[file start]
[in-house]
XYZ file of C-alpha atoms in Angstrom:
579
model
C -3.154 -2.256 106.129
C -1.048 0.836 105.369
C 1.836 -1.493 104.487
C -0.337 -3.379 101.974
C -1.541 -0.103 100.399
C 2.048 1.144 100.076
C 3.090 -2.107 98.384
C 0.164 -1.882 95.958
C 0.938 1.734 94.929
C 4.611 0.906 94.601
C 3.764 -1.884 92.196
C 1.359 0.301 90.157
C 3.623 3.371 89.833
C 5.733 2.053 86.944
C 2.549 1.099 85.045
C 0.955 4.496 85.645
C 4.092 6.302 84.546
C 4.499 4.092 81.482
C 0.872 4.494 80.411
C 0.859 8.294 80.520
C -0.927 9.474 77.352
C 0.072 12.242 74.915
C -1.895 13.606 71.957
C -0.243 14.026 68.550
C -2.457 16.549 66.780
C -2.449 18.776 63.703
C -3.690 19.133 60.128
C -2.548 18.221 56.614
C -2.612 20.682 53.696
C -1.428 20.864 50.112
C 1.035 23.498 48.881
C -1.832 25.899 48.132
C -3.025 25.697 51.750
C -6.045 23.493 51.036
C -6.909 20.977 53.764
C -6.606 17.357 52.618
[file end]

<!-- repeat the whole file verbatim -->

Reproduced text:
[in-house]
XYZ file of C-alpha atoms in Angstrom:
579
model
C -3.154 -2.256 106.129
C -1.048 0.836 105.369
C 1.836 -1.493 104.487
C -0.337 -3.379 101.974
C -1.541 -0.103 100.399
C 2.048 1.144 100.076
C 3.090 -2.107 98.384
C 0.164 -1.882 95.958
C 0.938 1.734 94.929
C 4.611 0.906 94.601
C 3.764 -1.884 92.196
C 1.359 0.301 90.157
C 3.623 3.371 89.833
C 5.733 2.053 86.944
C 2.549 1.099 85.045
C 0.955 4.496 85.645
C 4.092 6.302 84.546
C 4.499 4.092 81.482
C 0.872 4.494 80.411
C 0.859 8.294 80.520
C -0.927 9.474 77.352
C 0.072 12.242 74.915
C -1.895 13.606 71.957
C -0.243 14.026 68.550
C -2.457 16.549 66.780
C -2.449 18.776 63.703
C -3.690 19.133 60.128
C -2.548 18.221 56.614
C -2.612 20.682 53.696
C -1.428 20.864 50.112
C 1.035 23.498 48.881
C -1.832 25.899 48.132
C -3.025 25.697 51.750
C -6.045 23.493 51.036
C -6.909 20.977 53.764
C -6.606 17.357 52.618